Previously on Doctor Who… The 12th Doctor (Peter Capaldi), after defeating an army of Cybermen and solving the mystery of the glass people, has regenerated into a thirteenth incarnation (Jodie Whittaker), but the regeneration energy damaged the TARDIS in flight, throwing the new Doctor off-board and falling through the night sky of Earth.
In the city of Sheffield, Ryan, Yasmin and Graham are living their normal, everyday lives. But their encounter with the Doctor is about to change everything. Can Yasmin, Ryan and Graham trust this mysterious woman? And can they work together to defeat an alien threat within the city?
It’s been about 15 months since Jodie Whittaker’s reveal as the new Doctor, and all we’ve had before the transmission of this episode was a one minute glimpse of the character in the 2017 Christmas special, so there’s been a lot riding on ‘The Woman who Fell to Earth’.
Does it do well? Short answer… ABSOLUTELY!!!
I’m struggling to find words at the moment, simply because of how blown away I was. All I can say right now is that everyone involved in the making of this year’s ‘Doctor Who’ should give themselves a pat on the back. The first episode was a lot of fun, it was a very good start to the new era.
This new era of ‘Doctor Who’ is under the command of new head writer / executive producer, Chris Chibnall. And here he has given us a bold, emotional and adrenaline fuelled opening episode.
What I love about Chris’s writing is how grounded his stories are, he’s always sprinkling his scripts with a touch of humanity which I find beautiful (one of the reasons why I LOVE his ITV Crime Drama: ‘Broadchurch’). There are a lot of emotional moments within this episode and that’s where Chris’ writing excels.
All of the characters are really well-rounded, I found them all believable and engaging, and it’s another great strength in Chris’ writing, he’s always making sure that his characters are really detailed in personality and background; it’s something I really look up to in Chris when it comes to scriptwriting.
I really look forward to seeing where Chris and his team of writers take the new series of ‘Doctor Who’. They’ve got me hooked already, let’s hope they can continue to shine.
It is going to be no surprise to people when I say that the star of ‘The Woman who Fell to Earth’ is the woman herself… JODIE WHITTAKER!!!
The second Jodie Whittaker (above) appeared on-screen, I bought her as the Doctor straight away. Her version of the two-thousand year old Time Lord is funny, charming, energetic, and full of warmth. My favourite moments with the new Doctor were the quieter moments (though I shall not say what they were, no spoilers here), Jodie gives a lot of heart to the role and it’s clear she’s having a lot of fun. And no, I am not going to be talking about Jodie being the first female Doctor. Her gender is mentioned briefly, but it’s not the centre of attention – and it shouldn’t be. The focus here is establishing Jodie as the new Doctor, and she does a superb job! (I also really like her costume. Totally Doctor Who).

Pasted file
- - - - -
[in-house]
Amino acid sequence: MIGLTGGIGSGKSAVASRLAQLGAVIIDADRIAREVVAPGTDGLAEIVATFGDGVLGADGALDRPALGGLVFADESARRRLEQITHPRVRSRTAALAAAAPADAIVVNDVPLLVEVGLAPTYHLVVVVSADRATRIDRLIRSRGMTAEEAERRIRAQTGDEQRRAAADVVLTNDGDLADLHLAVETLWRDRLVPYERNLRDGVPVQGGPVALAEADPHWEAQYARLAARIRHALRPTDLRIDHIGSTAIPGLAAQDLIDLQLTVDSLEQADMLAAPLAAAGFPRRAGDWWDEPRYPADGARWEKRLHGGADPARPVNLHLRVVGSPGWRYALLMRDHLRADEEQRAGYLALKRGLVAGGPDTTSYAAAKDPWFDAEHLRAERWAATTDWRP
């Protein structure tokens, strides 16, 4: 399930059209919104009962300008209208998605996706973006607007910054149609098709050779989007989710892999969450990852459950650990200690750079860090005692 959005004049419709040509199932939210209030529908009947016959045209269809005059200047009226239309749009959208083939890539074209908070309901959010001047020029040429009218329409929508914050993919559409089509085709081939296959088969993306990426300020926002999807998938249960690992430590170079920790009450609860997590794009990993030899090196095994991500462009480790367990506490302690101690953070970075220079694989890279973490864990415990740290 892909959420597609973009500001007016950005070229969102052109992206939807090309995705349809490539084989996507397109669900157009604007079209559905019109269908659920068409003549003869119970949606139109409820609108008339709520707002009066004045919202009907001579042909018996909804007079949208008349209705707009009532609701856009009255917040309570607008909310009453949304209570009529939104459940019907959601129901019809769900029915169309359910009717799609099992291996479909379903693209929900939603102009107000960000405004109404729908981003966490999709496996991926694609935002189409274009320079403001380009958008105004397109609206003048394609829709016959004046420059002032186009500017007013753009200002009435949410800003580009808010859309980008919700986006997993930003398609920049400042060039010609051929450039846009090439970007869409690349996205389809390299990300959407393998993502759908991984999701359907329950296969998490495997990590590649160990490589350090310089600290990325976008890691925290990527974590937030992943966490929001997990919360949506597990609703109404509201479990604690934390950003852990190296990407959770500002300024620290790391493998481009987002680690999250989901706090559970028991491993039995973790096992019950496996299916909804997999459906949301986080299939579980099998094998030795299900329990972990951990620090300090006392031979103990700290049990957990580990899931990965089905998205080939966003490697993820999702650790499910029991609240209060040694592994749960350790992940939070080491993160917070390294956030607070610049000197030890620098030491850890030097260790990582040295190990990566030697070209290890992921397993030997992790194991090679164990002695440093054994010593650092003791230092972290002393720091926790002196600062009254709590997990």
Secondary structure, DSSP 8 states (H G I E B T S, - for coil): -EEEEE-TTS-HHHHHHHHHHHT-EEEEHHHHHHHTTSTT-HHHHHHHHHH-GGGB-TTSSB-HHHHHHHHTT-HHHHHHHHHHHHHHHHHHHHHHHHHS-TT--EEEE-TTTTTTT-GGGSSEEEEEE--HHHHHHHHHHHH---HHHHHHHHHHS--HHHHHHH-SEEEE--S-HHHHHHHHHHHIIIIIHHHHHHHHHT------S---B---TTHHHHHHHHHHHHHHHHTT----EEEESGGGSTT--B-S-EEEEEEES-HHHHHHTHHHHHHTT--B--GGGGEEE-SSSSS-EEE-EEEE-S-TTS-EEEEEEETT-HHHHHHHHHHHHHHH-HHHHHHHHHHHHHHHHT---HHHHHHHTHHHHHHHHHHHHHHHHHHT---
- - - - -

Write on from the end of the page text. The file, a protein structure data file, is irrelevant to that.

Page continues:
The new Doctor is also going to need some friends to join her on her travels. Let’s talk about the Doctor’s new friends.
Ryan Sinclair is a fantastic character, who is brought to life brilliantly by Tosin Cole (above). His character struggles with dyspraxia – a co-ordination disorder – and he wants to be able to ride a bike, but his disorder makes it difficult. Tosin plays the scenes of frustration really well, making Ryan a really engaging character.
Yasmin Khan, played by Mandip Gill (above), is a character who is bored by her job as a police officer, dealing with parking offences day after day, all she wants is something a bit more exciting. Mandip gives a lovely performance as Yaz, full of energy and warmth. I’m really looking forward to seeing how the relationship between the Doctor and Yaz develops, and I look forward to seeing where Mandip takes the role.
Graham O’Brien, played by Bradley Walsh (above), was definitely the funniest out of the human characters, but I love how Bradley Walsh grounded his performance. I was expecting his full on quirky humour we see on ‘The Chase’, but I was proven wrong. Bradley was wonderful, and Graham is just so loveable, I can see him almost being like a grandfather figure in the Doctor’s life, which can be a really interesting route for the series to take.
The supporting cast were all very good. Sharon D Clarke plays Grace (Graham’s wife and Ryan’s Gran) and she gives a great performance which had me smiling from beginning to end. Other roles are minor, but the actors do a really good job at bringing them to life. And it wouldn’t be ‘Doctor Who’ without a monster.
The concept of the villain was great, it wasn’t as compelling as everything else, but it was still great, and it had some very creepy moments, especially with a few moments of body-horror.
Jamie Childs is the director of this episode and he gives the whole thing STYLE!
Sheffield looks gorgeous, I can see a lot of ‘Broadchurch’-like shots in terms of the location with its sunshine, which is not a criticism at all, like I said, it’s REALLY good. The quieter moments are also very well executed, and there’s a fantastic, edge-of-your-seat sequence in a building site which had me and my sister clinging onto each other.
And the music is stunning. Segun Akinola gives us a very atmospheric soundtrack, and I LOVE the new ‘Doctor Who’ theme tune (which we don’t hear until the end credits).
‘The Woman Who Fell to Earth’ was an impressive introduction to the new era of Jodie Whittaker and Chris Chibnall. It was definitely worth the wait. Fun, exciting, full of heart, it was a great jumping-on-point for a casual viewer, and a stellar return for Whovians around the world. ‘Doctor Who’ is back!!!
‘DOCTOR WHO: The Woman Who Fell To Earth’ result = 9/10